When you stream a YouTube video, for example, that doesn’t have as much color information in the stream, the S95B doesn’t do as strong a job cleaning up that picture as many competing TVs do. I’m not sure why that is because, generally, premium Samsung TVs do well in this area. This could be a slight annoyance for some folks watching SDR content on cable or satellite, not because the image looks especially poor on its own merit, but when you jump from a high-quality Disney + or Netflix Stream or Blu-ray disc down to cable or satellite content, the difference in picture quality can be jolting.
I was simply dazzled by how striking the S95B looks
The other picture quality element I like to hone in on is motion. OLED technology offers nearly instantaneous pixel response time, which inherently comes with some advantages and disadvantages. On the positive side, it isn’t prone to smearing or blurring like LCD-based TVs are. On the negative side, that instantaneous pixel response time and lack of natural blurring can cause a sort of stuttering/almost flashing effect when you have slow panning wide shots, primarily in movies, but also seen in some games and TV shows. This effect can be mitigated somewhat by turning up the S95B’s motion smoothing settings, but care must be taken not to overdo it and bring on the soap-opera effect.
With that said, at NO time was I ever distracted by motion performance while watching this TV. I was simply dazzled by how striking the S95B looks. It may not be perfect, but it is damn close.
Given how thin the S95B is, I was expecting to be let down by its onboard sound, but I wound up being pleasantly surprised. The S95B offers a robust, full sound with plenty of dialog clarity and a surprising amount of bass given action sequences and unexpected punch. I’d still advise getting a soundbar, but know that the S95B’s onboard sound is far better than the overwhelming majority of TVs produced today.
Given the S95B is built on first-generation technology, I understand why some might be reluctant to buy it, but given that the TV is built on two long-standing technologies — OLED and quantum dots — which are simply fused together in a new way, I see no reasons to doubt the TV’s longevity.
I also want to acknowledge that there’s some uncertainty around the S95B’s brightness potential given recent firmware updates issued by Samsung. Apparently, a recent firmware update issued by Samsung reduces the potential brightness of the TV when set to the “Movie” picture preset. This was not the case during my evaluation and I’ve not yet been able to test the TV since the allegations were issued. This review will be updated once we’ve learned more and had a chance to re-test the S95B OLED TV.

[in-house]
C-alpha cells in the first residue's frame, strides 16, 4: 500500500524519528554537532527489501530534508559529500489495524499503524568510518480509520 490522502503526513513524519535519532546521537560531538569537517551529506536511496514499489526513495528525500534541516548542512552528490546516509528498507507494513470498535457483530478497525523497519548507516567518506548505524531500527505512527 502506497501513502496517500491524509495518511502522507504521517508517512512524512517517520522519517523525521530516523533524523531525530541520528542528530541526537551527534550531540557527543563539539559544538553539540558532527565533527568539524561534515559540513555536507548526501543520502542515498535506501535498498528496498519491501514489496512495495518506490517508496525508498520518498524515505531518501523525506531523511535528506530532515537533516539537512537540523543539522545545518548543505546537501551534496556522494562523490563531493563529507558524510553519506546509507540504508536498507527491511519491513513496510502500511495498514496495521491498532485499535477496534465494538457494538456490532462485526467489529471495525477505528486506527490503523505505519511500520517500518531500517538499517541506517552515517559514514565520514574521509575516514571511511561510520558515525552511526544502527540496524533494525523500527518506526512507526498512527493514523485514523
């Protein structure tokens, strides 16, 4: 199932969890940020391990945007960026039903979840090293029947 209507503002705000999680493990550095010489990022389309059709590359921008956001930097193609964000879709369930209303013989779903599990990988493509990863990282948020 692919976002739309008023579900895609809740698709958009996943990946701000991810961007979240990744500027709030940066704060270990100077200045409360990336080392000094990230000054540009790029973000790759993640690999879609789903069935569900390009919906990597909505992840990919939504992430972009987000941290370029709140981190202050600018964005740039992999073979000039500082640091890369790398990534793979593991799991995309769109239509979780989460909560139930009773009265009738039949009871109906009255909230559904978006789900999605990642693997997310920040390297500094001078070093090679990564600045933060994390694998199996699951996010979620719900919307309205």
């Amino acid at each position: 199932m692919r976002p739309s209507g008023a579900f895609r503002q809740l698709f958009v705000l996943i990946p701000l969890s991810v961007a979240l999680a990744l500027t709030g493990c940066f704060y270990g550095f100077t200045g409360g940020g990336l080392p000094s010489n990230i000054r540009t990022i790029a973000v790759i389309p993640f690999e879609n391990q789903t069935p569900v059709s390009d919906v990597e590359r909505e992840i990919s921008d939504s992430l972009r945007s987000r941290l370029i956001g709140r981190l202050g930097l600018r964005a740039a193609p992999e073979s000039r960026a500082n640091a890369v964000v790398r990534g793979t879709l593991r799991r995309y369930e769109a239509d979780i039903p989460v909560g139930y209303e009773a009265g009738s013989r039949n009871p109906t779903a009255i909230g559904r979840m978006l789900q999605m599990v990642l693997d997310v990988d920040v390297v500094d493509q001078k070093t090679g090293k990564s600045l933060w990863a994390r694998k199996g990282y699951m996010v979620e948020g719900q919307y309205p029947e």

The same goes for how the S95B handles tone mapping for HDR video games. Presently, it seems its tone mapping can not be defeated, which can make the HDR calibration feature built into the Xbox Series X and PlayStation 5 a bit difficult to get dialed in properly — it’s easy to wind up with a washed-out picture if care is not taken.
The Samsung S95B OLED is a marvelous TV that helps bridge the gap between the enhanced brightest afforded by LED/LCD TVs and the perfect blacks and higher contrast made possible by OLED TVs. For nearly all uses, it is simply spectacular.
Is there a better alternative?
For those who need an extremely bright TV, a top-tier QLED TV may be more suitable. For those who prefer OLED, however, the S95B is one of the best deals available. The only competing QD-OLED TV on the market is the Sony A95K, and while the Sony set has some picture processing advantages, it is also much more expensive. For most folks, the S95B will simply make better sense.
How long will it last?
Though QD-OLED technology is in its first iteration, signs point to the S95B being a safe investment for long-term enjoyment.
Should you buy it?
Yes. If the sizes available (55- and 65-inch) suit you and you want some of the best picture quality available, the S95B is sure to thrill.
Samsung offers a one-year manufacturer’s warranty on the S95B. For those concerned about burn-in risk, consider that Dell offers a 5-year warranty on its 34-inch curved QD-OLED monitor (AW3423DW) which uses the exact same panel technology. In other words: Burn-in, while possible, is unlikely.